What to do? Well, staying in Canaan could become an issue, so Abram and Sarai decided to go even further south to Egypt to find food. What is it with people going south to Egypt to find food? His grandson Jacob (actually his kids) also walked the same route to Egypt, looking for food…

Abram and Sarai found food, but they also ran into some major problems. As soon as they arrived in Egypt Abram got really strategic about his family. He looked at Sarai, not the youngest anymore, but still an attractive woman…They were married, but perhaps someone would get some ideas? What to do? He figured it out! After all, they shared one parent (not two). Sarai was actually his half-sister. That’s the solution! Abram would go with that…

You see? Abram’s faith was not very present in this decision. A half-lie. Or call it a half-truth…you decide. Aren’t we all tempted at times to tweak truth a bit? It’s easy for us to look with hindsight to Abram’s story and think that he’s such a dummy. How often we are faced with our ‘famine’ only to come up with a solution that is worse than the problem?

Anyhow, when you think something could go wrong, it usually…goes wrong. Today we call that also Murphy’s Law!

Of all people in Egypt the most important person in the land, the pharaoh, heard of the arrival of Abram and…Sarai and even though Sarai wasn’t the youngest anymore, she still was very, very pretty.

But God intervened! The house of pharaoh was struck with severe plagues. It didn’t just happen in the time of Moses. It already happened with Abram.

It’s understandable that pharaoh complained about Abram’s lie.

‘Why didn’t you say so, Abram?’ Pharaoh complained?

‘How could you do this to us?’ he continued…

I don’t know about you, but when you read the story of Abram, it doesn’t sound like a great hero of faith to me, does it? The interesting point is also that Abram didn’t obey in this not just once. In another occasion he used the same excuse of Sarai being his sister again (Genesis 20). As if the disasters in Egypt were not enough already?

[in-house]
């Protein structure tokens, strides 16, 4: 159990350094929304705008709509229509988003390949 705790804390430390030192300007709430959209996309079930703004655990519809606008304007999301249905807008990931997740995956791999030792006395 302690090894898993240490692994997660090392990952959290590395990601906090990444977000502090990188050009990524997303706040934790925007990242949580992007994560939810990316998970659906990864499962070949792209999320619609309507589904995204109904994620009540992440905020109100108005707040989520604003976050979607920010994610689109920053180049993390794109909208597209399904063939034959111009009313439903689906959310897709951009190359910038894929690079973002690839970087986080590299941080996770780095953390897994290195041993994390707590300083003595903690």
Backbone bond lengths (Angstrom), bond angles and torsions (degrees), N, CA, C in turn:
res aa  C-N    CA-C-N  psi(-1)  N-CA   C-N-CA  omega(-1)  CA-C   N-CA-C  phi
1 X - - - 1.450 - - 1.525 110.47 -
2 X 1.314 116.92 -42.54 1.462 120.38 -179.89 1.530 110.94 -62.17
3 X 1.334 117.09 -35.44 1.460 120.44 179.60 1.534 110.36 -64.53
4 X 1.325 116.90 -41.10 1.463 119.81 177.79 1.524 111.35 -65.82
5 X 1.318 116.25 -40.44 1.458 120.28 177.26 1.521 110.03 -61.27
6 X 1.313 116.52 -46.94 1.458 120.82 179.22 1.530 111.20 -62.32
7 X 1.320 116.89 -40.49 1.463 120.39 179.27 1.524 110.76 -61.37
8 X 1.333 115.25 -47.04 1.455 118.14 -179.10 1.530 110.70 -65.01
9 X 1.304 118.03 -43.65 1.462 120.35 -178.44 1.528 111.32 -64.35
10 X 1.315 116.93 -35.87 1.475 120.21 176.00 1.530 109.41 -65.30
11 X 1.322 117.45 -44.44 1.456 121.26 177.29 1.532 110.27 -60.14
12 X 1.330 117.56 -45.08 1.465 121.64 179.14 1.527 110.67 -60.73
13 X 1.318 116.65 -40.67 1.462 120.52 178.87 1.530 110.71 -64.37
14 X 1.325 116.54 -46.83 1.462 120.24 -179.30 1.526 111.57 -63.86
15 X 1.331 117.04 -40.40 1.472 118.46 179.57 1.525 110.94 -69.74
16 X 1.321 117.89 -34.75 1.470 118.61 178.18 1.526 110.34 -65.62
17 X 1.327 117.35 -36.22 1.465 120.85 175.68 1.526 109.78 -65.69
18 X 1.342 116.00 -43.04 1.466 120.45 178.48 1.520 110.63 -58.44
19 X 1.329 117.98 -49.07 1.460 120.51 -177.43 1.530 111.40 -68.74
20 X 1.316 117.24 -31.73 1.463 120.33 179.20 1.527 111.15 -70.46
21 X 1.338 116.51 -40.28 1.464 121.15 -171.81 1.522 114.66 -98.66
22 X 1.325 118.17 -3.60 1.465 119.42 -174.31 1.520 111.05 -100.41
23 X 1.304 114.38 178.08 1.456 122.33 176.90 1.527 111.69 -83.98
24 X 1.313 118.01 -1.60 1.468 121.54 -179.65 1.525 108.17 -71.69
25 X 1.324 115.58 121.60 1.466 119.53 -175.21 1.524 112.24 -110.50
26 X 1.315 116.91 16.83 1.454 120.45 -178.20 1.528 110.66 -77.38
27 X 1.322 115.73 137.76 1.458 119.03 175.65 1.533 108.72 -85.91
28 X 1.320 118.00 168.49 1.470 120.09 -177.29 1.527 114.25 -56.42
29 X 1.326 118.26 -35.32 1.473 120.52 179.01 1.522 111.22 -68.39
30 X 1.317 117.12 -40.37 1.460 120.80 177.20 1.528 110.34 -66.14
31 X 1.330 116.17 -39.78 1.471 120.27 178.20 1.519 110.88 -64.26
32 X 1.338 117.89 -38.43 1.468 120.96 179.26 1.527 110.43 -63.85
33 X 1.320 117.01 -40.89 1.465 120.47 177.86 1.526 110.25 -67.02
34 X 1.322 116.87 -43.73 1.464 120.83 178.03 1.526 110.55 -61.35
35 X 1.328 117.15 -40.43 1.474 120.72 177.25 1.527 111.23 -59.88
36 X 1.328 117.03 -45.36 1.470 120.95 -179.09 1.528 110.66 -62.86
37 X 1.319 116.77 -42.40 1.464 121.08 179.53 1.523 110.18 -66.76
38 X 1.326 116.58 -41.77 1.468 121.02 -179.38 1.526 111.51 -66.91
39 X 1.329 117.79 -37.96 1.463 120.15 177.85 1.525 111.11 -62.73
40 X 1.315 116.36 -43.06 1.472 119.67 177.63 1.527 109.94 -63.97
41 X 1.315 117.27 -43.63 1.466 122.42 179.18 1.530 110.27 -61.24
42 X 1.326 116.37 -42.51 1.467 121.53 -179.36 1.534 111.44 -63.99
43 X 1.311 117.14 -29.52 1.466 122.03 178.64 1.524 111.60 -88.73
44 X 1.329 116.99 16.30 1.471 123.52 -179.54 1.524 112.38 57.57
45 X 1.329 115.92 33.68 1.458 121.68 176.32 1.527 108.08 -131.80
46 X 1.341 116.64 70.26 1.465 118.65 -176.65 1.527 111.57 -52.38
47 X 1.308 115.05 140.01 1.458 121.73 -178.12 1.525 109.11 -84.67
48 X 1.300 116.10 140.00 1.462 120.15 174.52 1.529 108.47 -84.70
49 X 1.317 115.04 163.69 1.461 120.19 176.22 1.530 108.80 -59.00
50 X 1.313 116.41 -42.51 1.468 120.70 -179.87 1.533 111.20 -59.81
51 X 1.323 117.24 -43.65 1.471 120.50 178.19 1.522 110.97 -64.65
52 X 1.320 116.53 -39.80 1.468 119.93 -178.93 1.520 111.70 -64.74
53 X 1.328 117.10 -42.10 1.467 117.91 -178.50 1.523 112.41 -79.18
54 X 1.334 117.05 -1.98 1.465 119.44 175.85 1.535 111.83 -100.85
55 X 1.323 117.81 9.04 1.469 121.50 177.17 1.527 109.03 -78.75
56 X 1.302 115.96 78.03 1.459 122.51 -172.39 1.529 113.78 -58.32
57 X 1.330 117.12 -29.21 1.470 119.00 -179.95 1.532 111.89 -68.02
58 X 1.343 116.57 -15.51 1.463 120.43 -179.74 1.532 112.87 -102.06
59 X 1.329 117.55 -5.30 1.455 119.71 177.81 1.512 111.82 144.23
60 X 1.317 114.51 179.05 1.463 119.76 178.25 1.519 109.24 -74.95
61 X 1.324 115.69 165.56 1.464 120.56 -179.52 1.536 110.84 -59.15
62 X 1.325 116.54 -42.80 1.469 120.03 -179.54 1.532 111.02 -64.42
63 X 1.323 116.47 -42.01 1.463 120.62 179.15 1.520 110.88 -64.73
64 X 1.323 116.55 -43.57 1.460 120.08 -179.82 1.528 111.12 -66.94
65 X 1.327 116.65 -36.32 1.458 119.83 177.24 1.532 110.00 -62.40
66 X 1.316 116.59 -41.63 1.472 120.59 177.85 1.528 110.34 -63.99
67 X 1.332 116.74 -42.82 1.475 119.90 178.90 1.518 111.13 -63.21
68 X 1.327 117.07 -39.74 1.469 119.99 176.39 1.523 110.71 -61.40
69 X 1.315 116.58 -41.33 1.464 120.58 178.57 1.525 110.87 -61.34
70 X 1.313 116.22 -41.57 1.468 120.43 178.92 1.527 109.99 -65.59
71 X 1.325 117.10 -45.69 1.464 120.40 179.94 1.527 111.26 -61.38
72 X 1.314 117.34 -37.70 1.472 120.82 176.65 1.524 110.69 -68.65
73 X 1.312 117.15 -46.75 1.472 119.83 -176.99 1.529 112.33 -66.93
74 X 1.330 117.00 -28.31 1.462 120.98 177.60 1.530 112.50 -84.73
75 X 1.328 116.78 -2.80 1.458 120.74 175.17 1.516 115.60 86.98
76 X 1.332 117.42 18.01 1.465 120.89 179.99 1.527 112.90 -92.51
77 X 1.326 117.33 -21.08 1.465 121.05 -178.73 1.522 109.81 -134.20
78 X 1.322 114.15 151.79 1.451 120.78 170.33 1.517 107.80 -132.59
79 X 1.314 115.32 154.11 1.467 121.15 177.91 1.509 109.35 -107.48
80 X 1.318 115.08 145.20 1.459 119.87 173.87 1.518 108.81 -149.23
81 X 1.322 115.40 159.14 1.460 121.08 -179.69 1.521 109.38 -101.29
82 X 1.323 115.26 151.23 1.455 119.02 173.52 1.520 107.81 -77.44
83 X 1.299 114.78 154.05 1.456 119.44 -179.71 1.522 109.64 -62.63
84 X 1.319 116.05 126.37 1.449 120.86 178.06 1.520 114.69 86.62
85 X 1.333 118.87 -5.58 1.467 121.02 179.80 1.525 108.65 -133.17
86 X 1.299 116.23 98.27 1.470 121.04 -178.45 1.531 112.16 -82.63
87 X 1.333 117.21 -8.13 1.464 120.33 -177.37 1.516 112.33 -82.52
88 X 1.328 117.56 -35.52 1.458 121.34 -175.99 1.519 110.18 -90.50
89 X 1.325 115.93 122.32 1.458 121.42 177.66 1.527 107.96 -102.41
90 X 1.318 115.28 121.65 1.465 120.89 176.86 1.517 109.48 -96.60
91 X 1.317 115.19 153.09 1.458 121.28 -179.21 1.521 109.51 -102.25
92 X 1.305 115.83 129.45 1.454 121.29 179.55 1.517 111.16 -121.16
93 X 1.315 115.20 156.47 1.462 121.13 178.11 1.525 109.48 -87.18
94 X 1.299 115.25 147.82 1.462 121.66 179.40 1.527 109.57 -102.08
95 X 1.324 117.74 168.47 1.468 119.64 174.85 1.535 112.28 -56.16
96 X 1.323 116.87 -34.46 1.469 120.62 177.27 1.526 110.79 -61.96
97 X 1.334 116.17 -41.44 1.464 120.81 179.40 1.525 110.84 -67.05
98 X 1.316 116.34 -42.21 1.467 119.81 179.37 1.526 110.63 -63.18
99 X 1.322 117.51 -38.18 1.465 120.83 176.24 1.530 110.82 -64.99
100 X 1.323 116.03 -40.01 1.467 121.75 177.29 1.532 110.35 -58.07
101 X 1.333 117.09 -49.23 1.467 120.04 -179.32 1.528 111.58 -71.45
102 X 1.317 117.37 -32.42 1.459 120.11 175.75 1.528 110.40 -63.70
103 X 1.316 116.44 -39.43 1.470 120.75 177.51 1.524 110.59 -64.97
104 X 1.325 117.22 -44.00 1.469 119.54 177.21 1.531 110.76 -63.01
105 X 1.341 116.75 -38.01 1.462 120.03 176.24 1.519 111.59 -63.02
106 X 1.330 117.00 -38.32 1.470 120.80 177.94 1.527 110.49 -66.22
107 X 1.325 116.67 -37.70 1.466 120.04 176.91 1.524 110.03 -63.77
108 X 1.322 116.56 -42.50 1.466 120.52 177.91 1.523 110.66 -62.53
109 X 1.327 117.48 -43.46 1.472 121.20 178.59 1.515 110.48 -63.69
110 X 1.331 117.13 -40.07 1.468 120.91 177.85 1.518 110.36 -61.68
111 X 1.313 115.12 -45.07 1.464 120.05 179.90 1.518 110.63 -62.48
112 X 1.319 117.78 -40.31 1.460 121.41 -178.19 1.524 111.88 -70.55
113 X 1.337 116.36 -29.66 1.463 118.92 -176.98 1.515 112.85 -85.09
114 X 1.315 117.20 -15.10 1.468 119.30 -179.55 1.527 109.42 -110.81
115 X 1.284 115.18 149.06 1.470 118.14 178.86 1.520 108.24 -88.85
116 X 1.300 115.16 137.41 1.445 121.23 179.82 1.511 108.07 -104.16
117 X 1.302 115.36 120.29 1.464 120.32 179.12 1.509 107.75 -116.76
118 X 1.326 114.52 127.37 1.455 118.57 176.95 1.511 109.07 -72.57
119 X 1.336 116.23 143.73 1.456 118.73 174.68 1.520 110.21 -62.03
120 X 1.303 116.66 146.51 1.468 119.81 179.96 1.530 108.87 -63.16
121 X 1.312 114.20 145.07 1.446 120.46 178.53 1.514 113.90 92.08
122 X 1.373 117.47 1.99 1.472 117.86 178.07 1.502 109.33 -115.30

Abram left Egypt for Canaan with Sarai and nephew Lot. As time passed by, they all prospered with life-stock and possessions, just as God promised them. They would indeed be blessed. The story continues with Lot and Abram parting ways. Disputes over land for their animals became an issue. Abram gave Lot the first choice, something very strange actually, because Abram was the uncle, the older person. Nevertheless, Lot got the first choice. And he made a poor decision. He chose the obvious part of land that looked beautiful, but it would become a huge problem later on in life. Lot chose the area of Sodom and Gomorrah.

Sometimes the most ‘obvious choice’ isn’t always the best one. Especially when human reasoning is your only reference point. Nephew Lot made a poor choice, just as his uncle made a poor choice in trying to save his life by telling a half-truth to the pharaoh.

Lot paid the price soon after when several kings went to war against Sodom and Gomorrah and they won. Many people, including Lot and his family, were taken captive. This news came to Abram and now, having prospered greatly, he already had a band of brothers surrounding him. Abram now took the road of courage instead of cowardice and came to the rescue of Lot and his family. He waged war against the conquerors and won. Here you see that Abram was making some progress.

Faith is still ‘work in progress’. That’s why Paul says in Romans 1:17 it is ‘from faith to faith’. When I look back in my faith journey, I am not the same person anymore. It’s not just the ‘what’ of faith or the content of what I believe in, that has matured so much over 25 years. Also, the ‘who’ of faith or the relationship with God – the person in whom you put your trust – that changed so much over time. It’s not that stumbling and falling wasn’t part of that. It certainly was.

What is so important to understand is that the starting point is knowing that you know, that you know (in other words, it goes beyond mere head knowledge) that God has forgiven you and that you are in right-standing with Him. The Bible calls it justification. The job is done. Faith builds on that foundation. I will come to that later still so just bear with me for now with this thought.